Professor Doo Hyung Chung (Department of Pathology) was one of ten recipients of the 2020 Excellence in Research Award. He is one of the nation’s leaders in immunology research, having used mouse models to unveil the immunological context of a variety of diseases. Professor Chung has also organized symposiums between South Korea and Japan for the past eight years, setting the foundation for greater international collaboration for up-and-coming researchers. For this and much more, Professor Chung has received the Pfizer Award in 2008, the Shim Ho Sub Award in Medicine in 2011, and has been selected as a member of the National Academy of Medicine in Korea in 2018. To commemorate his achievement, the English Editors team reached out to him to learn more about his research. The following is an edited transcript of the interview.
How have you come to devote your life to immunology?
In 1984, my first year of medical school, I took an introductory course in immunology which, at the time, I found more difficult than interesting. However, as I continued my education, I began to develop a peculiar fondness for immunology. During this introductory course, I had seen immunology as a dry blend of biochemistry and molecular biology, but as I began to learn about diseases in more depth, I began to see the intimate relationships between the immune system and pathogenesis. This, in short, is how I found my passion for immunology, and the reason why I chose to study this field for my PhD.
I am particularly interested in innate immunity. Our immune system can be broadly classified into innate and adaptive immunity. Adaptative immunity, which is composed of T and B cells, is characterized by its specificity towards antigens, and takes several days to ramp up and become fully active. Innate immunity however, is immediate, but less specific and more of a general defense mechanism. The careful coordination between these two types of immunity makes for an incredible system for fending off pathogens, viruses and cancerous cells. Of the many immune cells in our body, I am particularly interested in NKT cells, which have a dazzling variety of phenotypes, as well as other innate immune cells such as macrophages, which are hungry eaters of pathogens and pathogenic cells, and dendritic cells, which bridge innate and adaptive immunity. In addition to the fundamental roles that innate immune cells carry out, I am interested in what goes on inside these cells, namely, their metabolism, or immunometabolism.
What makes pursuing research in this field so rewarding to me is how dynamic immunology is. The orchestration of immune cells in an immune response and the seemingly limitless ways in which they interact with each other can be quite difficult to understand, but to me it is quite beautiful.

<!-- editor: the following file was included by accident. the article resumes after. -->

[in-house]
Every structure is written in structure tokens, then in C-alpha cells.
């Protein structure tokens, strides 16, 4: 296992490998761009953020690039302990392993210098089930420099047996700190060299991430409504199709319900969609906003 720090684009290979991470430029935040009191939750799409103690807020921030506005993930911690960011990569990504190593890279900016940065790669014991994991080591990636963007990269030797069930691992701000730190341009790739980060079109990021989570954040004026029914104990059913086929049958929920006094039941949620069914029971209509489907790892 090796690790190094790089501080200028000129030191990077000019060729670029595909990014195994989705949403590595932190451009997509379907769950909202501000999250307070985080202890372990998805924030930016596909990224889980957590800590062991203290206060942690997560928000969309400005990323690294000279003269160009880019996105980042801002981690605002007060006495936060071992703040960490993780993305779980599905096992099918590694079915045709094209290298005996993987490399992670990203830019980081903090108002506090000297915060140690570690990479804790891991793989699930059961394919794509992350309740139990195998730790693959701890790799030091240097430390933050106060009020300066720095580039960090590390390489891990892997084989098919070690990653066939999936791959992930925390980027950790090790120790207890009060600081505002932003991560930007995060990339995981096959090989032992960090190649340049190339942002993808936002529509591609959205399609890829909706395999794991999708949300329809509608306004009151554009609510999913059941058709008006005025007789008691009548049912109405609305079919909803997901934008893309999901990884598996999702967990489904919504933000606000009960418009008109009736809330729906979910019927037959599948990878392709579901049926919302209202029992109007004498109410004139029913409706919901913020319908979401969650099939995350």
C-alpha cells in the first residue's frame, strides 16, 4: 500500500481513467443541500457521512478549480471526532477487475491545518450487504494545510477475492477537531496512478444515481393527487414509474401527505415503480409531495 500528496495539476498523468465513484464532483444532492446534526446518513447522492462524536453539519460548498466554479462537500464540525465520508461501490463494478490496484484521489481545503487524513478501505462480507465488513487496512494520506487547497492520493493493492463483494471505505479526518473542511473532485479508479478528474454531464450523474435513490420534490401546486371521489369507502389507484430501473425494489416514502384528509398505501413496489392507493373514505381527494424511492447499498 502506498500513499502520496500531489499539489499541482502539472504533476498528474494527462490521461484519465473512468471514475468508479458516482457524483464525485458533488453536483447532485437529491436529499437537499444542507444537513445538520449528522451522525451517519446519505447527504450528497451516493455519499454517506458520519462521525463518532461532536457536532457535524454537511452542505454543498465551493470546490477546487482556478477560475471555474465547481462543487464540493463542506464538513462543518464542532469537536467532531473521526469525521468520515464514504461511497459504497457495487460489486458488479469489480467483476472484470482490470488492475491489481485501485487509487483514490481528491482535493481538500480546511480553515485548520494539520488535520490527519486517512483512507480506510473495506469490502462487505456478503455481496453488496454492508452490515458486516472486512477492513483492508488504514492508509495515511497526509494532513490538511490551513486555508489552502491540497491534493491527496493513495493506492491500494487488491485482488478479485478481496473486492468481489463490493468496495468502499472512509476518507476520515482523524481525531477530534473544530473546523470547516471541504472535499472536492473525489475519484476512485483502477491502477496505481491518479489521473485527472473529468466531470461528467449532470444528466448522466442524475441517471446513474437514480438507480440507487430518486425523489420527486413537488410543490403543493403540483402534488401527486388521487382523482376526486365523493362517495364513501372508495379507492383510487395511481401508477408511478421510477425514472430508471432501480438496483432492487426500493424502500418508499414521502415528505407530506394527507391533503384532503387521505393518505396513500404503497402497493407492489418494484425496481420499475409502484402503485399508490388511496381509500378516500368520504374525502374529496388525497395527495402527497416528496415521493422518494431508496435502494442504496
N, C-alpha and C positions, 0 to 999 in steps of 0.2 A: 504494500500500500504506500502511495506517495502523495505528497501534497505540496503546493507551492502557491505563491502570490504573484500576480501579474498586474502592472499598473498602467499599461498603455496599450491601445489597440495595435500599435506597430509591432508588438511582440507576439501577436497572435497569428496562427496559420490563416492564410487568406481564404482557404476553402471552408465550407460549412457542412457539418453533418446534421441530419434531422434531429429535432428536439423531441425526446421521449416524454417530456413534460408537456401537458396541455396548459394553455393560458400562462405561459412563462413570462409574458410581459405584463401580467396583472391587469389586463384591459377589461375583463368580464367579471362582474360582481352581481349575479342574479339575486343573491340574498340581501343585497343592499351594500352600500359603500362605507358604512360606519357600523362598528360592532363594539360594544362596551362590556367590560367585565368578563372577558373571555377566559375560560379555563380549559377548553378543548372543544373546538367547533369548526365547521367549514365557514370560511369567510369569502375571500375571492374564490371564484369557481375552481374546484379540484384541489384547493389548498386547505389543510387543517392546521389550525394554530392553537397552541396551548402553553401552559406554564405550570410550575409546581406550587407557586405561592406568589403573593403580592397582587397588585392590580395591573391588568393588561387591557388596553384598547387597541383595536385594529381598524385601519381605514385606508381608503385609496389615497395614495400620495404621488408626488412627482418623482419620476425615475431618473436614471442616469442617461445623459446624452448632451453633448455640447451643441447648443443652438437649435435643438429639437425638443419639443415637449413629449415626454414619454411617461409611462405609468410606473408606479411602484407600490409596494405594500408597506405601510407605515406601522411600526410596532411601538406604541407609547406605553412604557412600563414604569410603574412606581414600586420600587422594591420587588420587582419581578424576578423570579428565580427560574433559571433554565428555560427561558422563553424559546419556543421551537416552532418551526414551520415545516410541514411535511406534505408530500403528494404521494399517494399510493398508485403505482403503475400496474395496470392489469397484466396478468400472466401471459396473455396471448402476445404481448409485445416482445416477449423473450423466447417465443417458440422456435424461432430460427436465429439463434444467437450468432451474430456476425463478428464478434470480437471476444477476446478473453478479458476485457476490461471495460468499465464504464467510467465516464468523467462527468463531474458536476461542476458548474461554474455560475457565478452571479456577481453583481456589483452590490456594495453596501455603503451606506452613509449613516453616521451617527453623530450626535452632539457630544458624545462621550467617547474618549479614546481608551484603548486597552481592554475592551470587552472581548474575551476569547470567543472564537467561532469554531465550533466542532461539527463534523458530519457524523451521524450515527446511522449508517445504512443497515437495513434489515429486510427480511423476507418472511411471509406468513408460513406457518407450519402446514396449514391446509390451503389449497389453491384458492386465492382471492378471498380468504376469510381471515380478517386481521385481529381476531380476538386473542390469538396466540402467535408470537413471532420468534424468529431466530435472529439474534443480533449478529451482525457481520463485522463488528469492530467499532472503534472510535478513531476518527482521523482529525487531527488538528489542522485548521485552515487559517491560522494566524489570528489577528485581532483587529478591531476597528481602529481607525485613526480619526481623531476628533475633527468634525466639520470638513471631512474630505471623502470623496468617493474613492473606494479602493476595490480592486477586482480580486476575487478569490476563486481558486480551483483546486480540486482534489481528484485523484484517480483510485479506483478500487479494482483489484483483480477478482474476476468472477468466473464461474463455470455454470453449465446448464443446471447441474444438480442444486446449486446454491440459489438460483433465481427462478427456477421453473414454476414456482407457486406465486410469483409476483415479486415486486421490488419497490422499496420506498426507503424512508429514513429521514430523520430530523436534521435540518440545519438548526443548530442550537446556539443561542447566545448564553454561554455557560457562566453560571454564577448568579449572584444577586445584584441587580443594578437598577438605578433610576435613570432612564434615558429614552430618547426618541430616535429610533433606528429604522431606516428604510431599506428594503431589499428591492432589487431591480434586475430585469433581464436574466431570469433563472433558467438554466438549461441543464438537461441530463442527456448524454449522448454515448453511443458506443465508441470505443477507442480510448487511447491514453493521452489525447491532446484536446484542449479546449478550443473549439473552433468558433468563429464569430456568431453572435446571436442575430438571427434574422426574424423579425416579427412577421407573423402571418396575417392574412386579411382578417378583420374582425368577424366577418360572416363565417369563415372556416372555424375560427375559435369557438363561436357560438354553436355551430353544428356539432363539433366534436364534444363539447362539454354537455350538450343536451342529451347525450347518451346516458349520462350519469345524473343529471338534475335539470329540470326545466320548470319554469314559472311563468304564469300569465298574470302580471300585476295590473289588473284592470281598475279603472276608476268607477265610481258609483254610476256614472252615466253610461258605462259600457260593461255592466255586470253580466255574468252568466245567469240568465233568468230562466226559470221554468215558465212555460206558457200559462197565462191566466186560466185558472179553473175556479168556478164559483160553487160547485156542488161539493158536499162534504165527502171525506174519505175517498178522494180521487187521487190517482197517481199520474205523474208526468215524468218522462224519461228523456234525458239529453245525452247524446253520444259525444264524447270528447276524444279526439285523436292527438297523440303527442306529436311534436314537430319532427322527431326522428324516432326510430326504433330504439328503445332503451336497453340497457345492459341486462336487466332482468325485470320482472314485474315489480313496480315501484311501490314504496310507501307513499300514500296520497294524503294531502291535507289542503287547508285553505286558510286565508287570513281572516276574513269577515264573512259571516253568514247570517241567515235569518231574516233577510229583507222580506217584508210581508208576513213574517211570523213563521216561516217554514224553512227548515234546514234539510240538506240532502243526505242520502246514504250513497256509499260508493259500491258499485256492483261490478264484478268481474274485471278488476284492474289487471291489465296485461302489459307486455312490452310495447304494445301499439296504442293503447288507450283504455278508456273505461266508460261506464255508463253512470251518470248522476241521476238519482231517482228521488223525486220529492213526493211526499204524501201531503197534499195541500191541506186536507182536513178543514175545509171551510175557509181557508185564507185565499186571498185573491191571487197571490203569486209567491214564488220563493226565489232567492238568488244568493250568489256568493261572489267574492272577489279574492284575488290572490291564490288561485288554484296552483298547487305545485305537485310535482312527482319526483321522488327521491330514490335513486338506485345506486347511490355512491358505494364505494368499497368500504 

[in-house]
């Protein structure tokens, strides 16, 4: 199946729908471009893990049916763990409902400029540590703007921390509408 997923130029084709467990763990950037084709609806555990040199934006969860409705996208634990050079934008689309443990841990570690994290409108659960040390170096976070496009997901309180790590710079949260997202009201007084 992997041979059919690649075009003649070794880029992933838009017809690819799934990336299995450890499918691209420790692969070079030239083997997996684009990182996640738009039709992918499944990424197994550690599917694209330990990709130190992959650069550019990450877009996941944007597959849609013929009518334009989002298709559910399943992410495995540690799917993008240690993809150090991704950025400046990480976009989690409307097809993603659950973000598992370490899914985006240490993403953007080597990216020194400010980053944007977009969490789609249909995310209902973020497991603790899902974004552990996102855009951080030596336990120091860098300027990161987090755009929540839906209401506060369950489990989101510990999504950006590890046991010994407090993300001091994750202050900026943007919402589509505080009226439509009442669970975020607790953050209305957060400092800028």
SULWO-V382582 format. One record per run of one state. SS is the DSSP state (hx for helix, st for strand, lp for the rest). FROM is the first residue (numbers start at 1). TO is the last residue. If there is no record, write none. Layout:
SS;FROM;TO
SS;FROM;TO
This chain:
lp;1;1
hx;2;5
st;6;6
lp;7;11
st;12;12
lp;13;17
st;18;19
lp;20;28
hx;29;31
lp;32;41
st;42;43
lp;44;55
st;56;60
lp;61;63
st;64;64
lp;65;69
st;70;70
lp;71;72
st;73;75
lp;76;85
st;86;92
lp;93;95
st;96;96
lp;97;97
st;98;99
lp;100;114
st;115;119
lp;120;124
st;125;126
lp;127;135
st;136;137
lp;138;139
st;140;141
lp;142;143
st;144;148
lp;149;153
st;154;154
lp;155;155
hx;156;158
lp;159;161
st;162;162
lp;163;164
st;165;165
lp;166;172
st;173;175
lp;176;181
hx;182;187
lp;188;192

What is the feeling of discovery like for you?
The process of research is full of ups and downs. At times, work can be very straining, but the happiness that I feel at the end result -- the feeling of discovery -- makes it worthwhile. Being the first to discover a truth is like discovering a whole new world, and so you can imagine how exciting it is. To be the first to walk a path untraveled, and to leave my footsteps for others to follow, is a great joy.
What is your secret to being a great scientist?
I know it sounds cliché, but research is 1% inspiration and 99% hard work. To come up with a good hypothesis, one must always be thinking of new ideas and meaningful problems. To prove a hypothesis, I believe it’s important to be unfailingly focused. So there’s no secret, but a long sequence of important and sometimes grueling steps that one must take to come up with a great idea, a great hypothesis, and a great experiment to prove that hypothesis.
Do you have a research achievement that you’re particularly proud of?
I have spent several years of research discovering the ever-expanding role of NKT cells, and one research paper that I am particularly fond of is one that I published in 2005. We proved that, in contrast to prior research, NKT cells did not suppress, but rather exacerbated joint inflammation in animal models of rheumatoid arthritis. Before the publication of our paper, NKT cells had been viewed as suppressors of autoimmune diseases, but our results proved that, while NKT cells could be viewed as anti-inflammatory mediators in several diseases, there are exceptions in which it exhibits pro-inflammatory phenotypes, thus elucidating the dual, “Jekyll and Hyde” nature of NKT cells. It was also the first paper in which I was the principal investigator, which made this all the more meaningful for me.
Do you have any hobbies or interests outside of work?
I’ve enjoyed playing sports such as soccer and baseball since I was young, but vigorous exercise is difficult for me nowadays. So I’ve come to start watching sports more, especially pro baseball. I like taking long walks outside, where my body and mind are able to enjoy a brief respite.
What are your plans for the future?
I’m always thinking about the impact my research has had in understanding biological concepts, and what I can do better. I want to continue to contribute to the understanding of immunological phenomena through the explication of its concepts.
Written by Cheesue Kim, SNU English Editor, firstname.lastname@example.org
Reviewed by Professor Travis Smith, Department of Asian Languages and Civilizations, email@example.com